Walk. Don’t Walk. Red Light. Green. We know what these signals mean stepping rotely down the street, buttoned coats and booted feet. Warmly wrapped inside our minds camouflaged behind our blinds, hiding so no one can see wounded parts of you and me. Every now and then, per chance, providence or happenstance puts our bodies in a space very near another face. Not just any face, you see, but a dark eternity in some sad and sunken eyes, destitute, demoralized. What to make of things we’ve seen? What do all these signals mean? Signs we’ll never recognize if we won’t hypothesize how we’d feel if we had been ones that walked away again from ourselves in the disguise of a lonely stranger’s eyes. Walk. Don’t Walk. Red Light. Green. There are faces in between.
I certainly understand and agree with individual and societal due diligence to own, remove and guard against stigma-fueling stereotypical or derogatory language or depictions of individuals or groups that traditionally have borne the brunt of this activity.
But I don’t see much discussion of the importance of also applying this standard to persons living with Alzheimer’s disease or other dementias. And why not?
It is essential that we, as individuals, and collectively, as a society, take a stand to end stereotypical, derogatory, patronizing, comical, or otherwise negative depictions or descriptions of persons living with Alzheimer’s disease and other dementias.
Before I go to bed, I think I’ll meditate on the sermon of a murderer (Moses; Deuteronomy 30) the contrition of an adulterer (David; Psalm 51) the last-ditch plea of a robber (Thief on the cross; Luke 23:42) the repeated lies of a denier (Peter; Matthew 26:69-75) the scandalous actions of a former demoniac (Mary; Matthew 26:6-13) the confessions of a zealous persecutor (Paul; Romans 7:14-25) the outlandish teachings of a itinerant Rabbi (Jesus; Matthew 5), and then, having been persuaded that there is hope for me, I think I’ll write a poem about love, mercy and grace.
You are alive to God, held like a jewel embedded in the tapestry of Love. Reality, in its totality, is woven of this Love, each thread chosen with care by the master Artist. See the beauty of its fabric all around, embracing, supporting, holding, remembering, revealing, promising, hoping, assuring. Gem-like you, set as a star in the sleepless eternity of the mind and memory of God.
I wanted to drop a note to let you know how much I appreciate you visiting me. I’m sorry if I appeared aloof or rude at the start. It’s just that, well, you seemed so put together. And I’m so not. And I guess I labeled you for that. But as our meetings went on, I realized I was wrong.
Thank you for sharing your real life with me. Mostly, I wanted to thank you for listening. For hearing me, and not pre-judging or pitying me.
Someone told me one time that when we judge or pity we place ourselves above others, not beside them. And who gives us the right to stand above anyone else? I’m pretty sure we all need people beside us. Who are not afraid to look into our faces, our eyes.
Truth be told, sometimes I’m afraid to look into my own. Because all I see is disappointment. And anger. And fear. You know what? I don’t think you’re disappointed in me.
I think maybe you told yourself you’d look for the best in me. I don’t know if you found anything, but you made me feel like you did.
There’s a lot of my story you don’t know. But you know more than most, now. There’s a lot I wish I could re-write. I think you are helping me to start on that. And you’ll be in some of the chapters.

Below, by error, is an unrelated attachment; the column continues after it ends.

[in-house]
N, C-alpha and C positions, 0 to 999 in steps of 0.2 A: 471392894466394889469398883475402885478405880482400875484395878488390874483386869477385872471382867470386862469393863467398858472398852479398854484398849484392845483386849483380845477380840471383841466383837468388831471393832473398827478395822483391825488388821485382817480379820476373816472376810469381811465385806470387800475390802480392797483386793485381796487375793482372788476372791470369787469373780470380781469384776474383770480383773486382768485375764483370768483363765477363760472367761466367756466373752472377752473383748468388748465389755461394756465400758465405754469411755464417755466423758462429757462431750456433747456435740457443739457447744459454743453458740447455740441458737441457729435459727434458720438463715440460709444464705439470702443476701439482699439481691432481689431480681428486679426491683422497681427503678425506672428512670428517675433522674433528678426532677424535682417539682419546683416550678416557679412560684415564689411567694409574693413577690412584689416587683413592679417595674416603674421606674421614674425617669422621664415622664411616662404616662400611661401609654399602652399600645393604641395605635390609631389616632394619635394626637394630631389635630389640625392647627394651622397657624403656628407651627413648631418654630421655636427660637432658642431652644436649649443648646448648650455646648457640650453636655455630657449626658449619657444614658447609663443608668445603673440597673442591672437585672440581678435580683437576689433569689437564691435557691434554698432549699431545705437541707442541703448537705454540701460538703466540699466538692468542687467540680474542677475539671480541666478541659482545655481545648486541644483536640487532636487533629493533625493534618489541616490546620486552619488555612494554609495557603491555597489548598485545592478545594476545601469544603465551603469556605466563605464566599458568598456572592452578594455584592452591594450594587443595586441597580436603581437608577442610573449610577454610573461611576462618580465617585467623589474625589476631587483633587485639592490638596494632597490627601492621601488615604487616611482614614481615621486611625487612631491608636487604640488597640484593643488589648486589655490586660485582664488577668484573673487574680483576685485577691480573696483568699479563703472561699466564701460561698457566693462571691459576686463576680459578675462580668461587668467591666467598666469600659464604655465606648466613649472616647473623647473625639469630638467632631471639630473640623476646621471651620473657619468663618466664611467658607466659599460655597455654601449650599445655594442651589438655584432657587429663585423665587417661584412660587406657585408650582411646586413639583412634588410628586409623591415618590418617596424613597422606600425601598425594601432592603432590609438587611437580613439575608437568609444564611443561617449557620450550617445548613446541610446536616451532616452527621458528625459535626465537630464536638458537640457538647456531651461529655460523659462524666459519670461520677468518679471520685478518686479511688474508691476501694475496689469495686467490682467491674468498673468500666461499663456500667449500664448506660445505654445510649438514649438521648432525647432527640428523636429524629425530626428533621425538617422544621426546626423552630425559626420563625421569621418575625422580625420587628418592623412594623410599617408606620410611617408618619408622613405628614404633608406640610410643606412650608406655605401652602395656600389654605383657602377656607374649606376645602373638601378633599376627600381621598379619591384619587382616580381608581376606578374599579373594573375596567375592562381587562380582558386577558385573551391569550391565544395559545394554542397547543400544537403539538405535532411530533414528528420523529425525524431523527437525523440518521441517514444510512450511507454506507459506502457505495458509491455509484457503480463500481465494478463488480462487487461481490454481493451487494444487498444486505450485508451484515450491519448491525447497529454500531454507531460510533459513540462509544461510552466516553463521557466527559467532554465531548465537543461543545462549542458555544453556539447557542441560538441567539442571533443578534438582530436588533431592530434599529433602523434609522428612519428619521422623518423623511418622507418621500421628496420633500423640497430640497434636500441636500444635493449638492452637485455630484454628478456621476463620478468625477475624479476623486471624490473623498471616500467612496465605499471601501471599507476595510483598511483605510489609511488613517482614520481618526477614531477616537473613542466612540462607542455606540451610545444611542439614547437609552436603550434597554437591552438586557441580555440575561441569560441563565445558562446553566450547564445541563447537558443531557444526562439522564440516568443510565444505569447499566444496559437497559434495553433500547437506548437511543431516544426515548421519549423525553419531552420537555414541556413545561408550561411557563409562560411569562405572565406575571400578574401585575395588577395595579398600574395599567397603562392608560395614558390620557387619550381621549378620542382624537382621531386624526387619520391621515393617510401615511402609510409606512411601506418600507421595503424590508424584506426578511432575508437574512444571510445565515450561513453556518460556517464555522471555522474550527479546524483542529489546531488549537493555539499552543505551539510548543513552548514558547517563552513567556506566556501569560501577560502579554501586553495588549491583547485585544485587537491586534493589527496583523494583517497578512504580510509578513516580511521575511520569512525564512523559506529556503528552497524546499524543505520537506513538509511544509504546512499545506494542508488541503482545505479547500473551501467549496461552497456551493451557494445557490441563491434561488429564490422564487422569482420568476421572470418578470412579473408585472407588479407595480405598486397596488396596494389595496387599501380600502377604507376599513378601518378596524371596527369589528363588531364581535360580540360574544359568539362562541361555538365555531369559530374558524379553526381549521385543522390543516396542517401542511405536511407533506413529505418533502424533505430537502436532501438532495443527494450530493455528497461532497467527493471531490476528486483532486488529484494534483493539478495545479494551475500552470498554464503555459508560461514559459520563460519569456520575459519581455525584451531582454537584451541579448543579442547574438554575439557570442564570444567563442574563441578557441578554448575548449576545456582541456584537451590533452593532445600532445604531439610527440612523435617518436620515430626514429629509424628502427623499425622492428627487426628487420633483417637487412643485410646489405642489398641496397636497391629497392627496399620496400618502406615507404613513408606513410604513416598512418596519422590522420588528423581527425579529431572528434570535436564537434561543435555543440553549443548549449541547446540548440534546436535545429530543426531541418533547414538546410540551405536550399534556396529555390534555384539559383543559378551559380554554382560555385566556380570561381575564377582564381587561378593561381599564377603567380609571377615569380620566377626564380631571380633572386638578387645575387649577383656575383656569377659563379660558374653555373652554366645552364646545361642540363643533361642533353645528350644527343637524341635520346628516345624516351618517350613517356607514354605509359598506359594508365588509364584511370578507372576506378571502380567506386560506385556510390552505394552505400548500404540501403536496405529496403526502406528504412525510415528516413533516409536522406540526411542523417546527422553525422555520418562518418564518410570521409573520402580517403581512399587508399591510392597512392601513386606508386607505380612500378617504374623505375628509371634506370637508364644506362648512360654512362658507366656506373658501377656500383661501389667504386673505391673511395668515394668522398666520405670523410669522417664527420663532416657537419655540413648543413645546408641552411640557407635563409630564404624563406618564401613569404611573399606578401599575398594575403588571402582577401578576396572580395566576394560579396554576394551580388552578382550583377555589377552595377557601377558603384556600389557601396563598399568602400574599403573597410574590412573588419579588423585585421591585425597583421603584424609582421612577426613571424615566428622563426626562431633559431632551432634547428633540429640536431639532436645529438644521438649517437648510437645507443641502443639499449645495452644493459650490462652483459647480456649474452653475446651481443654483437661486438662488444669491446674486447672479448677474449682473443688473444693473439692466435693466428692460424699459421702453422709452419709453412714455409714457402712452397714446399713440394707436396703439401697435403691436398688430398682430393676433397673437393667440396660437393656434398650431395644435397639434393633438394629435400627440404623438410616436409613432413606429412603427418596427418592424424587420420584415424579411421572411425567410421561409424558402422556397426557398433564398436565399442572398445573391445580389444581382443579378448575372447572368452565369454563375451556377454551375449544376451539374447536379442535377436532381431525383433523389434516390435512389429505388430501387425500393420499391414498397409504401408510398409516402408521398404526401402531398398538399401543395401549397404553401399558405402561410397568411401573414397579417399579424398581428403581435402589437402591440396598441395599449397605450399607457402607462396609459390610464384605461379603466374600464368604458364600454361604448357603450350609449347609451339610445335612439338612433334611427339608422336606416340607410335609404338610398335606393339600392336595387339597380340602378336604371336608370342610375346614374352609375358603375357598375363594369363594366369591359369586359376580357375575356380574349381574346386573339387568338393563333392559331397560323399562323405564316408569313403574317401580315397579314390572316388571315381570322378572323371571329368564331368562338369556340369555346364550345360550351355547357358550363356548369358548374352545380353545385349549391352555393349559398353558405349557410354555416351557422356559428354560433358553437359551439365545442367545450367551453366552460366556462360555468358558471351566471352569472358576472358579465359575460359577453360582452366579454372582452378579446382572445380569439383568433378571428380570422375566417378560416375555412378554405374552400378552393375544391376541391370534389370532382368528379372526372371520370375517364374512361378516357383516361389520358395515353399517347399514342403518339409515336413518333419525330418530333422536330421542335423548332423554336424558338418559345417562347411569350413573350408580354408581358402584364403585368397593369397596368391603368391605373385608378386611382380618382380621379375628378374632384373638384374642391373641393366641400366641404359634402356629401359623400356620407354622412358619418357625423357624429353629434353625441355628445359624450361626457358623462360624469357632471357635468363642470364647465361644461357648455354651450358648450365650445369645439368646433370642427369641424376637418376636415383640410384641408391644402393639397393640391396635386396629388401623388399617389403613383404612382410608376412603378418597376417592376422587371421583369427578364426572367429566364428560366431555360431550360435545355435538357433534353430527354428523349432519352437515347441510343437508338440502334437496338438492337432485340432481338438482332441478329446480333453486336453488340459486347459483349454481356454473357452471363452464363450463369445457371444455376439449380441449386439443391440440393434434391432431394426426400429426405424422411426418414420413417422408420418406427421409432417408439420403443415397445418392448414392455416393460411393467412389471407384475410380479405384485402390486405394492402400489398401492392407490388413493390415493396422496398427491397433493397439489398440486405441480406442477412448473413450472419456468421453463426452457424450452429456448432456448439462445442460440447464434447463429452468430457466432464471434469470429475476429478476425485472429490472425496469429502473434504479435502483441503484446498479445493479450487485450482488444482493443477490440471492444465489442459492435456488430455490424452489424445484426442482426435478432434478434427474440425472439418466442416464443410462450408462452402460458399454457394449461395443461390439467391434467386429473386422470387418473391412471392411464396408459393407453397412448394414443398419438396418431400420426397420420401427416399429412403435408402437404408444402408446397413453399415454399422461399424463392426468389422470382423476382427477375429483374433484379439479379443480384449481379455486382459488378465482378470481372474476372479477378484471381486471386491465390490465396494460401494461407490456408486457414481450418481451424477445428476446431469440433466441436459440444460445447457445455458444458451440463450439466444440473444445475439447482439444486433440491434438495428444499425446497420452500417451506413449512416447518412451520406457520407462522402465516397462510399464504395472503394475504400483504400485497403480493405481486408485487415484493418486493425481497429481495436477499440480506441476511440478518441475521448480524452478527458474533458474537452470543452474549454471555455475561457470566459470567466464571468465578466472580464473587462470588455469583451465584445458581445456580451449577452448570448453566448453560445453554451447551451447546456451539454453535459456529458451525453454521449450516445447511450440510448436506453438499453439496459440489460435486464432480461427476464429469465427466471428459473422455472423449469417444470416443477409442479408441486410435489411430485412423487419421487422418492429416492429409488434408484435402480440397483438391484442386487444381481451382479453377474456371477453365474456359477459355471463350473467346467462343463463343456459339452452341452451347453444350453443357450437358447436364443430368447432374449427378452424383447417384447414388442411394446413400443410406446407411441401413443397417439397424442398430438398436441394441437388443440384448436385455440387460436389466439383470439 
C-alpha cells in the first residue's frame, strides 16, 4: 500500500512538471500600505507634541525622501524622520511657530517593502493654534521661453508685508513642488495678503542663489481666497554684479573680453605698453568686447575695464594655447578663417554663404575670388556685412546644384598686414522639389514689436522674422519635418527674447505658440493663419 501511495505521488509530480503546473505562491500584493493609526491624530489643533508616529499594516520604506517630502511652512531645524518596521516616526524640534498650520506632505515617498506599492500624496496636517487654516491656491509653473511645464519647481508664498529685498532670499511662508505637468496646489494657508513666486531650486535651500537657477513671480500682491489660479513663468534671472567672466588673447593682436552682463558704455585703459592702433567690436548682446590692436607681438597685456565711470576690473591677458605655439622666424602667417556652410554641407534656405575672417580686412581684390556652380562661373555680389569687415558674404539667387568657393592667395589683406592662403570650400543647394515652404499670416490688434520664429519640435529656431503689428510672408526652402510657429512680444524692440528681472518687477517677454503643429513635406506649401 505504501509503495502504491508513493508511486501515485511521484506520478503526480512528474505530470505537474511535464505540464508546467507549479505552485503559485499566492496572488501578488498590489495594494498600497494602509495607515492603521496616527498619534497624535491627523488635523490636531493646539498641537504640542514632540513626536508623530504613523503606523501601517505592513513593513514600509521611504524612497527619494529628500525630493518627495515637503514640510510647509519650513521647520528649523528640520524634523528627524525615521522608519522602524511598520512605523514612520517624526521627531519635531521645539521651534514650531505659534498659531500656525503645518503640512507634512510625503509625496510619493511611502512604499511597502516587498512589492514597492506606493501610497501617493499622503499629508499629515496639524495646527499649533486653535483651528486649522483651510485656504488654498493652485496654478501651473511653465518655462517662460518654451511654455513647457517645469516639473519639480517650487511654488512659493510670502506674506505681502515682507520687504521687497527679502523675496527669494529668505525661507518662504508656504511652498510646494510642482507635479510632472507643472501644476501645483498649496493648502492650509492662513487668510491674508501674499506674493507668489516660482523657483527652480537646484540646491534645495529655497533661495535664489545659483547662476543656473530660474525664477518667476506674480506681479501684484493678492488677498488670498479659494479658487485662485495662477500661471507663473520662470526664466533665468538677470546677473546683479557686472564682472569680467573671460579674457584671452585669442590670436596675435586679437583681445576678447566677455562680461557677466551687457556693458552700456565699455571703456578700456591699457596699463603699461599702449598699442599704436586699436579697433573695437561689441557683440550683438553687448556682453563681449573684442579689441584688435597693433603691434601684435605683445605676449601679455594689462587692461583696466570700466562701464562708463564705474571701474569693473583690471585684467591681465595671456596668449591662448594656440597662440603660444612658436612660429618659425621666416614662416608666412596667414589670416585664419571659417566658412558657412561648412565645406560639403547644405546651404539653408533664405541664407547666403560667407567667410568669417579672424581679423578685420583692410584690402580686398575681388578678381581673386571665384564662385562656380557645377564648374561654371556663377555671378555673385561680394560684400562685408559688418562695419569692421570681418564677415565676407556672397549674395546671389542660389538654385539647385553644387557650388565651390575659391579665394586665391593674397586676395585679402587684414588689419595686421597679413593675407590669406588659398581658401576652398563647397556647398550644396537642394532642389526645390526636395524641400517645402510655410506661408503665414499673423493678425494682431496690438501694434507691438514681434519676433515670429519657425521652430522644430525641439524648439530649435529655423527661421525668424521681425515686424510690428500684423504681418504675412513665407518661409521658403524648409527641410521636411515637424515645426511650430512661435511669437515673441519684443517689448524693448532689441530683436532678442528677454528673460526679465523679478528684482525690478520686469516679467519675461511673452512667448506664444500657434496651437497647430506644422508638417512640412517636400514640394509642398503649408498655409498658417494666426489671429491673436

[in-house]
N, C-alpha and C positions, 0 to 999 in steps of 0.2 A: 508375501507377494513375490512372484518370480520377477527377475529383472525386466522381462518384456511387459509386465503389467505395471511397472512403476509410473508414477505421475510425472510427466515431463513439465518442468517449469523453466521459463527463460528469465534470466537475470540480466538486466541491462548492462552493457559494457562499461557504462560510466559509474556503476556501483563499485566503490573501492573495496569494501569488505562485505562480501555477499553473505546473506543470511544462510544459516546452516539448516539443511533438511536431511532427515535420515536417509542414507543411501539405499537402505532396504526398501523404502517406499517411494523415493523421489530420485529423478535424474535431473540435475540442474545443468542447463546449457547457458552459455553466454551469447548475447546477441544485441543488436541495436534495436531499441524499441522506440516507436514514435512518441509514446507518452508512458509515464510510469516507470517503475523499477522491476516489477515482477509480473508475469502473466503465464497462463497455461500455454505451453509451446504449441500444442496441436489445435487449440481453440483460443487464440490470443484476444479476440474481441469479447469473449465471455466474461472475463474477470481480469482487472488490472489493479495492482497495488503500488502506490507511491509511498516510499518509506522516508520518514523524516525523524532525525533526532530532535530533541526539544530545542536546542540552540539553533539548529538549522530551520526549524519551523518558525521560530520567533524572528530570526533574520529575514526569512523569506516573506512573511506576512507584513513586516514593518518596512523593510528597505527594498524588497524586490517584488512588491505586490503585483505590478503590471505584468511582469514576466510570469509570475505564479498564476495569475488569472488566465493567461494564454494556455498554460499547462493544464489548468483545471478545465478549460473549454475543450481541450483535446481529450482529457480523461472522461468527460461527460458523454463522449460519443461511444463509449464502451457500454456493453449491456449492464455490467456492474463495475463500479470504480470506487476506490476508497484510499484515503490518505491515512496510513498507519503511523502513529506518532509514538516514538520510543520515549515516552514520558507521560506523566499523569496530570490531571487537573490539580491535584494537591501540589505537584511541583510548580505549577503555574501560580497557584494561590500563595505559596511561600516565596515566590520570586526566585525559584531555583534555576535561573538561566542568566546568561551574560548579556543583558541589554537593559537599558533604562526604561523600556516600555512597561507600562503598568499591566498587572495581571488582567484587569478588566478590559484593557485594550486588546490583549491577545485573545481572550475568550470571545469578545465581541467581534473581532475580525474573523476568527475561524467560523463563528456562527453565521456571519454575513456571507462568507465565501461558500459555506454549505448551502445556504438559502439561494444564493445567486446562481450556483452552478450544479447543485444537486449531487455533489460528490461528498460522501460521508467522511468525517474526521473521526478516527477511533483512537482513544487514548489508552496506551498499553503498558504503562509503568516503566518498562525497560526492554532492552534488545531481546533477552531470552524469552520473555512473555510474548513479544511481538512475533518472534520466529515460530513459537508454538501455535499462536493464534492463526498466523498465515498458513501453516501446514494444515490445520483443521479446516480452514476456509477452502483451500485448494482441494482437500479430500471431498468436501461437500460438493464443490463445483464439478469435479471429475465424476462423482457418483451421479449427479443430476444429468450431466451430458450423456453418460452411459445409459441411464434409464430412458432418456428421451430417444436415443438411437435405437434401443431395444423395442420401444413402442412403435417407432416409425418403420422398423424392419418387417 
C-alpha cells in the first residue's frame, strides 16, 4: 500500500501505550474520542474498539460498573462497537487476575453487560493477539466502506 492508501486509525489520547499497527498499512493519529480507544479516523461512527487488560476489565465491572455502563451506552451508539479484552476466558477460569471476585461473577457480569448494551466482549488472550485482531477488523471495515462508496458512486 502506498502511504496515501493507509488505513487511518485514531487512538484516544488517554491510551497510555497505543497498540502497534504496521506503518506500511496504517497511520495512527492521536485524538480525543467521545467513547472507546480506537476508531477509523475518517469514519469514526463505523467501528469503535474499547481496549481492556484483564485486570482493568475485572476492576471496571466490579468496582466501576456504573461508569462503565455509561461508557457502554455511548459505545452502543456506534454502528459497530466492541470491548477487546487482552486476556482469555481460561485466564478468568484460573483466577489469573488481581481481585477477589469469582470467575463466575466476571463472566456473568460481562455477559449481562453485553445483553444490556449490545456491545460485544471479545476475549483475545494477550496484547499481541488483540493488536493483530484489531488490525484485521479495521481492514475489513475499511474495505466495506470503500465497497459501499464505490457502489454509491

Someone also told me this. Mercy is hardest to have on ourselves. This probably seems strange, but I think I’ll nickname you “Mercy.” Because I can see it in your eyes. Hear it in your voice, even when you’re silent.
Our chaplain says God’s mercy is from everlasting to everlasting. I’m pretty sure that means it’ll outlast my sentence.
Somehow, I think when I hear it proclaimed, when I hear God say I’m pardoned, that you’ll hear it, too, standing beside me.
That particular Sunday afternoon was rainy, as I recall. Though I may have consigned the rains from a different day.
No matter. Painters of stories have ever-expanding palettes from which to select their hues. This story calls for rain. Cold, slow, slate-gray.
I see them striking his nursing home window…raindrop bombers on their sorties of sympathy, mortally wounded upon impact, leaving tails of colorless liquid life behind them on their earthward descent, martyrs for dignity lost.
The ever-faithful caregiver, Mama needed a few hours to buy groceries and run another errand or two. I offered to sit with Dad while she stole away. Reluctantly, she agreed. Rarely do sighs of self-compassion silence the sentence of guilt, that stealthy accuser of all caregivers.
Truth told, I needed those hours, as well. My father, Lester, was nearing the end of his earthly toil, my inner clinician sensed. “You’ll just know,” they told me during residency.
Apart from the medical evidence – bouts of recurrent aspiration, waxing and waning fever, erratic vital signs, a peculiar transparency of the skin that no one had described during my training, but that I had observed in many of the dying…purplish patches that resembled low-lying storm clouds in an eastern sky at sunset, a sinking-in of eyes, desiccated mucosa – there was a deeper movement sensed, a present summoning of energies, a final gathering call.
This, I heard that day, as the pocked earth pooled mid-September rains.
The terrible torrents of Alzheimer’s disease had washed over our family, leaving us clinging to the promontory of Dad’s personhood, still solidly jutting out over the breakers like some ebenezar to the God of the sea who makes rains to fall on the righteous and the unjust, alike.